Justice Scalia and the Religion Clauses: A Comment on Professor Epps
29 Pages Posted: 13 Aug 2006
This Comment was written in response to an article by Garrett Epps (Oregon) for a conference at Washington University-St. Louis on the Rehnquist Court and the First Amendment. Epps's lead article criticizes the Court's moderate/conservative majority as a separationist: the Court majority took too far divisive opinions Justice Scalia holds about religion and public life. The Comment provides a religionist response: Epps makes novel insights about Justice Scalia, but the Rehnquist Court did not threaten the separationist commitments in religion case law nearly as much as Epps suggests, and in any case a healthy republican community needs religion in its public square.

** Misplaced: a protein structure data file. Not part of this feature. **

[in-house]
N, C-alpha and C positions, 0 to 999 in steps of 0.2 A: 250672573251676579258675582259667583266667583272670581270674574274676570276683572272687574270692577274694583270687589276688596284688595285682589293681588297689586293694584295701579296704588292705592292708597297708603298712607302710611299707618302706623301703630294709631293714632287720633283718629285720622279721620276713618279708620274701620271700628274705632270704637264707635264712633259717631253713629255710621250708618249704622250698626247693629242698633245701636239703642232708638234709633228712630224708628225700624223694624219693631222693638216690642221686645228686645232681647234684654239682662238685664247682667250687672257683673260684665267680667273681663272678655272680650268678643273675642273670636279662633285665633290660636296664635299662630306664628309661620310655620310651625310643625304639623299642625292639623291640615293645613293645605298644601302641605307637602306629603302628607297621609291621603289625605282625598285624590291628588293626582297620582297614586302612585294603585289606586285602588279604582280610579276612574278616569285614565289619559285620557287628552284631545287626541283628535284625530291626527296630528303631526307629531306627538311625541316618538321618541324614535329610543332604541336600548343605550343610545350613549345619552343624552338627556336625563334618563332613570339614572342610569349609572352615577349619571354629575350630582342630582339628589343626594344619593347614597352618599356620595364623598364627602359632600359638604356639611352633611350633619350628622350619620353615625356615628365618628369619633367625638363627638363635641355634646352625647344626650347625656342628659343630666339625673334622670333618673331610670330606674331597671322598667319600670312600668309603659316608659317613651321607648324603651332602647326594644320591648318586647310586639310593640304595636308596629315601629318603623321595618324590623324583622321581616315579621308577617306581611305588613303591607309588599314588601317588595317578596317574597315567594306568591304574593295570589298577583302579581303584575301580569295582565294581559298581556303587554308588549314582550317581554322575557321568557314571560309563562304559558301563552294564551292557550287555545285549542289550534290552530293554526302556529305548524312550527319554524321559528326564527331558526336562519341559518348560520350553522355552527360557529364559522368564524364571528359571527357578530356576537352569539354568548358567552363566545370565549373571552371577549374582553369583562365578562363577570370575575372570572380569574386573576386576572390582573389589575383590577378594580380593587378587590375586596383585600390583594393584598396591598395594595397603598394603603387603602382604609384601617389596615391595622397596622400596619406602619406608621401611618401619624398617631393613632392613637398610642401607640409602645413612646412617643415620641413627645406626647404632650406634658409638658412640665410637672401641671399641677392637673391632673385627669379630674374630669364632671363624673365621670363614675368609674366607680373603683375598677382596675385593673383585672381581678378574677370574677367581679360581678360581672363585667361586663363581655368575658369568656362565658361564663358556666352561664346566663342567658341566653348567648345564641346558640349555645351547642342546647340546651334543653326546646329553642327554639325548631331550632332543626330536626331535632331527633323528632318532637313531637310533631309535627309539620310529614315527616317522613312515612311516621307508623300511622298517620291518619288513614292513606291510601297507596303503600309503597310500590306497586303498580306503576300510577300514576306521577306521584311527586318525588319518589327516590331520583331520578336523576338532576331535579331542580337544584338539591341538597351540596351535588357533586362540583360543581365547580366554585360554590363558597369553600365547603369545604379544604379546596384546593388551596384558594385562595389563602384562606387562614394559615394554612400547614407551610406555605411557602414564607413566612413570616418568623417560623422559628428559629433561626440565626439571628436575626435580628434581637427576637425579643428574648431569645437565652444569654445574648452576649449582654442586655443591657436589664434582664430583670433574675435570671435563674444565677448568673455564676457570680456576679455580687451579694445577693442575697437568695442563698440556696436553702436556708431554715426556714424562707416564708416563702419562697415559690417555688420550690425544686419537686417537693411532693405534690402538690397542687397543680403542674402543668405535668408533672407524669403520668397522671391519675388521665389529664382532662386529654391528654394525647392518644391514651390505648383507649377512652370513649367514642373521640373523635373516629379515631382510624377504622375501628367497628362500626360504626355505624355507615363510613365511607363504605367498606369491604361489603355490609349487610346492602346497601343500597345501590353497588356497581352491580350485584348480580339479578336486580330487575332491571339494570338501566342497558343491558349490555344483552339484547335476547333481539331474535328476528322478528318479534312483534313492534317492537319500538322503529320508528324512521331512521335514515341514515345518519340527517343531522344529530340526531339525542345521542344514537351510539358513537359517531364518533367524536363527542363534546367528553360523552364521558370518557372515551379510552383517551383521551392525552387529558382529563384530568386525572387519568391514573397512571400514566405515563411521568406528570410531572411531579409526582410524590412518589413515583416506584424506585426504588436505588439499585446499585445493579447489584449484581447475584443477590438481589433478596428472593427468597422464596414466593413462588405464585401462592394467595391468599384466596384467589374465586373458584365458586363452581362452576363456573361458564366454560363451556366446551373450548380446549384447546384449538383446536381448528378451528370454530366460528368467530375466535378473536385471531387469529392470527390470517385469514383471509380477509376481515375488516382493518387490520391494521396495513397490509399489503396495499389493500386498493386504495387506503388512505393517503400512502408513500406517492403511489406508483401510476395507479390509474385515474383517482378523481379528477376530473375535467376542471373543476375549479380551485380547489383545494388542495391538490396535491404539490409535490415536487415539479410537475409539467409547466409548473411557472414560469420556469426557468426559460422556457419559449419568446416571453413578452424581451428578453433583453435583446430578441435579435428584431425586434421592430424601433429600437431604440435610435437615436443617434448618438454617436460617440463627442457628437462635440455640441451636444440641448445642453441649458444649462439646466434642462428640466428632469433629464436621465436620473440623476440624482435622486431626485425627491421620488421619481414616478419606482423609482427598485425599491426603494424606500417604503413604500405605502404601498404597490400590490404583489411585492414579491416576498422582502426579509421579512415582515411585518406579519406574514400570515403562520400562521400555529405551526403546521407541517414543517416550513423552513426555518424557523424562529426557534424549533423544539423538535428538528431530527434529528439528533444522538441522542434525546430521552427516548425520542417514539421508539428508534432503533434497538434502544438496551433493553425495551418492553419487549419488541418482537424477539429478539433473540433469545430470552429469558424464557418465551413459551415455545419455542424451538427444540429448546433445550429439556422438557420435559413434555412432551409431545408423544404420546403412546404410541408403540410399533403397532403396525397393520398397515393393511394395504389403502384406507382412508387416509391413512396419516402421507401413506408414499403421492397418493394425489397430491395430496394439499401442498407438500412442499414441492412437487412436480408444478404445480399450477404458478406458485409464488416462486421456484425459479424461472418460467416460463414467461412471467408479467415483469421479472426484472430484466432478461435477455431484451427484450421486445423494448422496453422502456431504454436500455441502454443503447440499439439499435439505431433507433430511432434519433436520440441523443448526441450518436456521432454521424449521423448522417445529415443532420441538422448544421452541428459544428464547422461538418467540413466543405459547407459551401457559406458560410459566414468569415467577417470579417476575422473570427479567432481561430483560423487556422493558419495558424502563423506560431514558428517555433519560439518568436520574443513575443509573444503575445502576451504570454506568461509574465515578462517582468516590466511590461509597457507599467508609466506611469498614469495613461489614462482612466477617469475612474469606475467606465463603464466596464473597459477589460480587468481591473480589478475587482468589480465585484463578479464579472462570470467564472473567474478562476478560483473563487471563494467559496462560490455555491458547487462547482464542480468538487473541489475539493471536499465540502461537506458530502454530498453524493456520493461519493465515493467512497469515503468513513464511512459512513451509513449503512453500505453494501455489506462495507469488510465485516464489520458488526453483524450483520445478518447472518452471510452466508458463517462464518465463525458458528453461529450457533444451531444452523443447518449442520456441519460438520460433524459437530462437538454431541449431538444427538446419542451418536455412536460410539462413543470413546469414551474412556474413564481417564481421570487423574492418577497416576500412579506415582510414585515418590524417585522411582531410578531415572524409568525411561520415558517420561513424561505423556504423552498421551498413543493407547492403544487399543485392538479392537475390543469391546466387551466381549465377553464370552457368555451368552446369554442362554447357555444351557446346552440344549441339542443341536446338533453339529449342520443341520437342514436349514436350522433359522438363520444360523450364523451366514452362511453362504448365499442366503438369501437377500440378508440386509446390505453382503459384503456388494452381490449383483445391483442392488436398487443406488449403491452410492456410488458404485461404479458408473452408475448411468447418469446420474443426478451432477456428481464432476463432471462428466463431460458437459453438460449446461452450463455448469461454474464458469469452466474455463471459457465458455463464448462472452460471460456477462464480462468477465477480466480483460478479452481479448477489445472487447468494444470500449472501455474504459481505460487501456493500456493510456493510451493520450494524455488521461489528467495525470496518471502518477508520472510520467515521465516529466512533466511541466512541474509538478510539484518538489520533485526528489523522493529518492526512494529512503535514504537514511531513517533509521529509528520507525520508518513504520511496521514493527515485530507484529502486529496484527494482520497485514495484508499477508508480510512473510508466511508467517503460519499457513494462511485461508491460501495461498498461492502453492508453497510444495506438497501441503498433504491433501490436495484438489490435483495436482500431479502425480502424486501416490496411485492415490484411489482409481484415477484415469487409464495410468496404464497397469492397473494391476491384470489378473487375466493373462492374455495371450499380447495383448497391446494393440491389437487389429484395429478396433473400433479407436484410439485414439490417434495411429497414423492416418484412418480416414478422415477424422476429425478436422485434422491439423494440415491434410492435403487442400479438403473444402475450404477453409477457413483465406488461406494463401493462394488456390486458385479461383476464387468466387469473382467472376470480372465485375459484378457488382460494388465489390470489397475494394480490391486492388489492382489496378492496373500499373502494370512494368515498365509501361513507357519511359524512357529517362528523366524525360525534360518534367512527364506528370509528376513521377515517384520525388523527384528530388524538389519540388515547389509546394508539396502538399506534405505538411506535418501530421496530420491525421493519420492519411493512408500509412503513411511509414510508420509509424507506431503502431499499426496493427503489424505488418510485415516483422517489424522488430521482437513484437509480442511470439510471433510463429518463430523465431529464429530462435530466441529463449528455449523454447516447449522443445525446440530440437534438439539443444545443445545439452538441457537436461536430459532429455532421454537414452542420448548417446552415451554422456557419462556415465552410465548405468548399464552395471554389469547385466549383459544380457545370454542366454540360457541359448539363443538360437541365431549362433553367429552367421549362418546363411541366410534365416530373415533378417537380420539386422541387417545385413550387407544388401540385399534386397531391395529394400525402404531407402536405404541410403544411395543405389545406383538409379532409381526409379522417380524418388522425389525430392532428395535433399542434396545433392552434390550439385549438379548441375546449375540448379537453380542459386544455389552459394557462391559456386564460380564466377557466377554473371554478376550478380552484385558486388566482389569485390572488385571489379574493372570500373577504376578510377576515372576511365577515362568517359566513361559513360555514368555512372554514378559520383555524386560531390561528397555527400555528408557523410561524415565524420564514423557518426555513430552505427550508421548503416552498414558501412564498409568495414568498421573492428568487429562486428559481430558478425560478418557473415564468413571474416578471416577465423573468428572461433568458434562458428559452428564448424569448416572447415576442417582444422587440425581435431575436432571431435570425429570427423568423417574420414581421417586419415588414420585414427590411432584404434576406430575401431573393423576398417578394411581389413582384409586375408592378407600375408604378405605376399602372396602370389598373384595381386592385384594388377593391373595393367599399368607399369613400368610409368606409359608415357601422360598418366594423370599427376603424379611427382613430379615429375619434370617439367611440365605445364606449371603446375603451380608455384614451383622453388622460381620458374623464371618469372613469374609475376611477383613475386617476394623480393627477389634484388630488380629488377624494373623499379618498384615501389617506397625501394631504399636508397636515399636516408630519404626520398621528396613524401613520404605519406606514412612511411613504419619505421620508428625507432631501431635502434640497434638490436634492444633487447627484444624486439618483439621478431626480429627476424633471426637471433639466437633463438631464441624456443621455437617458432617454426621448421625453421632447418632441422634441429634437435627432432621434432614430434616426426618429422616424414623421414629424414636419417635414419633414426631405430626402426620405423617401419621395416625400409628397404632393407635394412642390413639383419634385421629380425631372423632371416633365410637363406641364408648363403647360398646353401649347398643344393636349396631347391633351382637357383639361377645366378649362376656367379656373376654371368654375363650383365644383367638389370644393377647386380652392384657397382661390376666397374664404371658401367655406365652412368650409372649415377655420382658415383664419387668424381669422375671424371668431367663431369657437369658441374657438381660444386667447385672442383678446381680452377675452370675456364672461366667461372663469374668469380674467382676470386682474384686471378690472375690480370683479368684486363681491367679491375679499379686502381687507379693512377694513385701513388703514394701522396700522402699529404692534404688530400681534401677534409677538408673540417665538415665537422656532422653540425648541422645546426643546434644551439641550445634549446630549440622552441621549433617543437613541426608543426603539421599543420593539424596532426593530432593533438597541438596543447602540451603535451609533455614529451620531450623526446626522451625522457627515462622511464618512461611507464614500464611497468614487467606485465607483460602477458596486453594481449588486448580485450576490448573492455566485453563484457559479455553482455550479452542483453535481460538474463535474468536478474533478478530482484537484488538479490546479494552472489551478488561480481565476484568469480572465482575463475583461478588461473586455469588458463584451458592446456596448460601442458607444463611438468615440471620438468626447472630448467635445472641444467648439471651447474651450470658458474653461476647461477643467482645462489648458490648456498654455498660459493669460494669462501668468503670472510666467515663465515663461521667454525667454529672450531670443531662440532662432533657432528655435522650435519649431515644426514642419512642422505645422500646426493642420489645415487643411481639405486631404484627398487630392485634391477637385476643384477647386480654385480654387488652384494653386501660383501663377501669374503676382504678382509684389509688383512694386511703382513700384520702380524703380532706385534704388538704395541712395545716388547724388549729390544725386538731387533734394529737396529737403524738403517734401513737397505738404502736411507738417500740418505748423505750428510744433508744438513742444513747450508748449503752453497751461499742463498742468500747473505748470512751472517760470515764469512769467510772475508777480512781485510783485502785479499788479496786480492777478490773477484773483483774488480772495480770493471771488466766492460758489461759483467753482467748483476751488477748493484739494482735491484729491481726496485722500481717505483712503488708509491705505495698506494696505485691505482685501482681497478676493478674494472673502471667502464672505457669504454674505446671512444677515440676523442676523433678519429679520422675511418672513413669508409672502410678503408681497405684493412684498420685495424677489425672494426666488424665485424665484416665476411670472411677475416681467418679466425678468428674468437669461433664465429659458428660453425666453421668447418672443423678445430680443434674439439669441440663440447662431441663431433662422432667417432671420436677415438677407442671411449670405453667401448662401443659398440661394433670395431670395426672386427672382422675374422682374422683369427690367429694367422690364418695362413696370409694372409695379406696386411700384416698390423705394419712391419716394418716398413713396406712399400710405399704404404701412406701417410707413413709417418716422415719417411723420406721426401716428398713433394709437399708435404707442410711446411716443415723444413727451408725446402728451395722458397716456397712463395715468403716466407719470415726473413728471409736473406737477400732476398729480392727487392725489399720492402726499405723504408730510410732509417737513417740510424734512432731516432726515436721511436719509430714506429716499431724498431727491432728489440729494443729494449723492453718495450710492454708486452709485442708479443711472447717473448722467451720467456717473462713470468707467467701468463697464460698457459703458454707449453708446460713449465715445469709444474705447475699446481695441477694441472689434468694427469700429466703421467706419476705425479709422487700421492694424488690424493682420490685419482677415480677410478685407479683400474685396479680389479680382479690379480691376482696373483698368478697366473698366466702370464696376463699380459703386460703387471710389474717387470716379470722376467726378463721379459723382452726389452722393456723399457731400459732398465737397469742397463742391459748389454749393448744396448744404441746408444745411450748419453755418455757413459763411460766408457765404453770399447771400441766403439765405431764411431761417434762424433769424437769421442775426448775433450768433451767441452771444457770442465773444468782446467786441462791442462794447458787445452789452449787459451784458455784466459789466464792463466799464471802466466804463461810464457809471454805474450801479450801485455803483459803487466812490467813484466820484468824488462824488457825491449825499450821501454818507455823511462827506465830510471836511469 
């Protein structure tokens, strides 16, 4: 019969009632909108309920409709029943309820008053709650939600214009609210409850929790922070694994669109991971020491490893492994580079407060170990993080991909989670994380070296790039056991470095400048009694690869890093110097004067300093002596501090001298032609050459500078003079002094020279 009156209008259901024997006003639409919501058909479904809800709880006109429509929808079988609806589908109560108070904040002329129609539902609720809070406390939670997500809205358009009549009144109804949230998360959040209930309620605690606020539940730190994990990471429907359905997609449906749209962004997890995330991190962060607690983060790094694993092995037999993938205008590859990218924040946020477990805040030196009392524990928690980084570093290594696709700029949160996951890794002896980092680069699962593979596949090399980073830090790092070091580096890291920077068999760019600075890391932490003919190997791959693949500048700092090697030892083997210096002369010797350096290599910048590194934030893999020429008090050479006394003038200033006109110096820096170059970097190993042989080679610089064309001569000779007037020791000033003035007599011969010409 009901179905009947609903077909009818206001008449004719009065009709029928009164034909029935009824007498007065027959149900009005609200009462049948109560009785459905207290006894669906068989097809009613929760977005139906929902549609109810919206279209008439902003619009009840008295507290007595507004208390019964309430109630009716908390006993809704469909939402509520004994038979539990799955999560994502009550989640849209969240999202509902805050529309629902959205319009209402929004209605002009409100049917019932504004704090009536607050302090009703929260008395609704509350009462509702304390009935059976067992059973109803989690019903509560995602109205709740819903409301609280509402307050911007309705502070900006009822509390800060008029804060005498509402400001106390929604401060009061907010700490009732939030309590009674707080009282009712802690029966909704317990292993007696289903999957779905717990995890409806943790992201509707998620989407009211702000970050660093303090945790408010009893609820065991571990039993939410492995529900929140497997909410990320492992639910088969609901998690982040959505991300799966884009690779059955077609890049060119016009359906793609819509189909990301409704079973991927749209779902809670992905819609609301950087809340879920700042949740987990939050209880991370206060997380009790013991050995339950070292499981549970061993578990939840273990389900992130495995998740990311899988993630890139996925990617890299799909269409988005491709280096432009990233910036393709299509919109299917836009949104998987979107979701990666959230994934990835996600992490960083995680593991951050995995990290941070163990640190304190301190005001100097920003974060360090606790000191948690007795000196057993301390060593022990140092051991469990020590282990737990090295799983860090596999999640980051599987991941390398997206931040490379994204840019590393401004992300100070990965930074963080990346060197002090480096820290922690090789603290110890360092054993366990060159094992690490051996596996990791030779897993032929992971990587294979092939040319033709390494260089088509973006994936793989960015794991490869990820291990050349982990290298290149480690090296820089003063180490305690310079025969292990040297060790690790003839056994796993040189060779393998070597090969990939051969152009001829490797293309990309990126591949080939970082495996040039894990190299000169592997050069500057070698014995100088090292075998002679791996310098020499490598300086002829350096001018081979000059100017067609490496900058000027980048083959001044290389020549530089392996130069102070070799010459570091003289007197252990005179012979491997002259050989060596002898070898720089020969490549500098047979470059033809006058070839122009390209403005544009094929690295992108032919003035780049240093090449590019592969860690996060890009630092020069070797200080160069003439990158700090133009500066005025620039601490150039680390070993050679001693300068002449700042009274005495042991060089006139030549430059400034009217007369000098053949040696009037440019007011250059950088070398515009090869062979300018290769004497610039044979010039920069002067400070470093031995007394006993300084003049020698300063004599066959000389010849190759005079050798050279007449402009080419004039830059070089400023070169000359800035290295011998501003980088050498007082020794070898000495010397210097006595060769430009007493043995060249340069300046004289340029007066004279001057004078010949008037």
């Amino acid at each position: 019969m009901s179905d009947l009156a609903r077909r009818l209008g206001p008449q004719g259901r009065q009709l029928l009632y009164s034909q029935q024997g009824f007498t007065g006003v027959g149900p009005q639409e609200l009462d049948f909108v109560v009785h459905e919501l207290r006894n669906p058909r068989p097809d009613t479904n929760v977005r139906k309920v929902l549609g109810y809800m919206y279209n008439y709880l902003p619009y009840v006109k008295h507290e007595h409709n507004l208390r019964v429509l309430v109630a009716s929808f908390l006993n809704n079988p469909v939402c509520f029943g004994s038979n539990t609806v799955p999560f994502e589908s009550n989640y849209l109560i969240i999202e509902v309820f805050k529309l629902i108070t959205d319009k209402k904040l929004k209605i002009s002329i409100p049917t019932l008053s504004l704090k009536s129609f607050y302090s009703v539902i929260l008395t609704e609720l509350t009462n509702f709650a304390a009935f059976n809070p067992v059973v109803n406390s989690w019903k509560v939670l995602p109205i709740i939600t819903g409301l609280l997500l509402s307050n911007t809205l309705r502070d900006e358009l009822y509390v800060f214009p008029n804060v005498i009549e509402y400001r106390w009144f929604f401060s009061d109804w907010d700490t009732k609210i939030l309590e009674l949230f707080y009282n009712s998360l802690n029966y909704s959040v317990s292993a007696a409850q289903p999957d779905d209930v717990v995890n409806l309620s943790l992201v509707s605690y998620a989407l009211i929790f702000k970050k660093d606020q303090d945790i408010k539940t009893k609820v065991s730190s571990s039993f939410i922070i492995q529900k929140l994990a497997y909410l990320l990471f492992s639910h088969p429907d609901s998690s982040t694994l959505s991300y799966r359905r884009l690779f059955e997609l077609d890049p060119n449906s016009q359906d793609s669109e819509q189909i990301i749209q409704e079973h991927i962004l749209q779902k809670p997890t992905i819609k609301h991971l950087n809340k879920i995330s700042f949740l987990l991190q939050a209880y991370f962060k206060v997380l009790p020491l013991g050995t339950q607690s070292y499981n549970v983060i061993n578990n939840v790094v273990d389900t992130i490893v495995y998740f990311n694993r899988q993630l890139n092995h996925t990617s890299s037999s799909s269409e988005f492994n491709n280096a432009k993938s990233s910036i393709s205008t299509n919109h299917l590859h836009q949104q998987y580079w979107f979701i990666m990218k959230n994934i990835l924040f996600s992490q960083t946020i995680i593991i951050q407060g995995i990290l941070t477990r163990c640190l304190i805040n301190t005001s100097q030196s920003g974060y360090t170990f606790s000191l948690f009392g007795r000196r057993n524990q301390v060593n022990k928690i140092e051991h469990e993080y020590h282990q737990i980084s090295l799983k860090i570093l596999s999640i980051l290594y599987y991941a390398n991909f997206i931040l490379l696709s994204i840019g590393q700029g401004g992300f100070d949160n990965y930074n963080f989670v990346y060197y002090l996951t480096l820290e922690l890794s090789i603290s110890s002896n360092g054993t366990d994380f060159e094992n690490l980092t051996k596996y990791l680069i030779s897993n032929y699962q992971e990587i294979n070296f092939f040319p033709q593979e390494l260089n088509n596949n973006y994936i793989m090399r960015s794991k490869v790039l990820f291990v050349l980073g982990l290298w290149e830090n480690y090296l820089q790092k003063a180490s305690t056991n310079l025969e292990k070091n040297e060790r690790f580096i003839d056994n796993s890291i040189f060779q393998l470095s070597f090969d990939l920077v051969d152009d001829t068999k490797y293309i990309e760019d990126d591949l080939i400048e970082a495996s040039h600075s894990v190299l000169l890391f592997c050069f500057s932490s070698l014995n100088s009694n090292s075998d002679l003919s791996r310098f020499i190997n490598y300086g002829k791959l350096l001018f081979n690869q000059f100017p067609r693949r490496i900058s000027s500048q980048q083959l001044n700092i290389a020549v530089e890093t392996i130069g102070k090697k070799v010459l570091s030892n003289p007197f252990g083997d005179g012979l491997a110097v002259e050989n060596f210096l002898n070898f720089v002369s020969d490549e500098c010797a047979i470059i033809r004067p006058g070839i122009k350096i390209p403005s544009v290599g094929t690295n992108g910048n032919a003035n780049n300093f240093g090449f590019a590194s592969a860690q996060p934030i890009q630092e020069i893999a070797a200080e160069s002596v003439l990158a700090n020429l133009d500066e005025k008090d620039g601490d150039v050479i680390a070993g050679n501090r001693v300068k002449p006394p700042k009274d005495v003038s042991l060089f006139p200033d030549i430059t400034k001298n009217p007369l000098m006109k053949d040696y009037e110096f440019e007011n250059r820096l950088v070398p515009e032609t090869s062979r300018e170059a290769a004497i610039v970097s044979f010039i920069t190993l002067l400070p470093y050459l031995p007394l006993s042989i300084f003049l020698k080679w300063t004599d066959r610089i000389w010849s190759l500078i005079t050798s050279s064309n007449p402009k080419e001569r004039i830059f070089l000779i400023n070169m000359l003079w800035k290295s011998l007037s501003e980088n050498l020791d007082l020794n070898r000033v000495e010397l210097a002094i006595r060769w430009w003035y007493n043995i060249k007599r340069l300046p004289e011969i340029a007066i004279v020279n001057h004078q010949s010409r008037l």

The Comment may be of general interest for three reasons. First, using original sources, it restates concisely the religionist case for accommodating religion into civil and political life. Second, it uses the the religion cases to consider whether Justice Scalia prefers originalism for its own sake or as a means to promote other policy values, particularly judicial restraint and democratic majoritarianism. Finally, the religion cases help correct leading retrospective portraits of the Rehnquist Court. These cases reveal important commitments, both interpretive and substantive, that influenced Justices Kennedy and O'Connor to ally with or abandon the Rehnquist Court's most conservative Justices.
Keywords: religion, separation, accommodation, establishment, free exercise, Rehnquist Court
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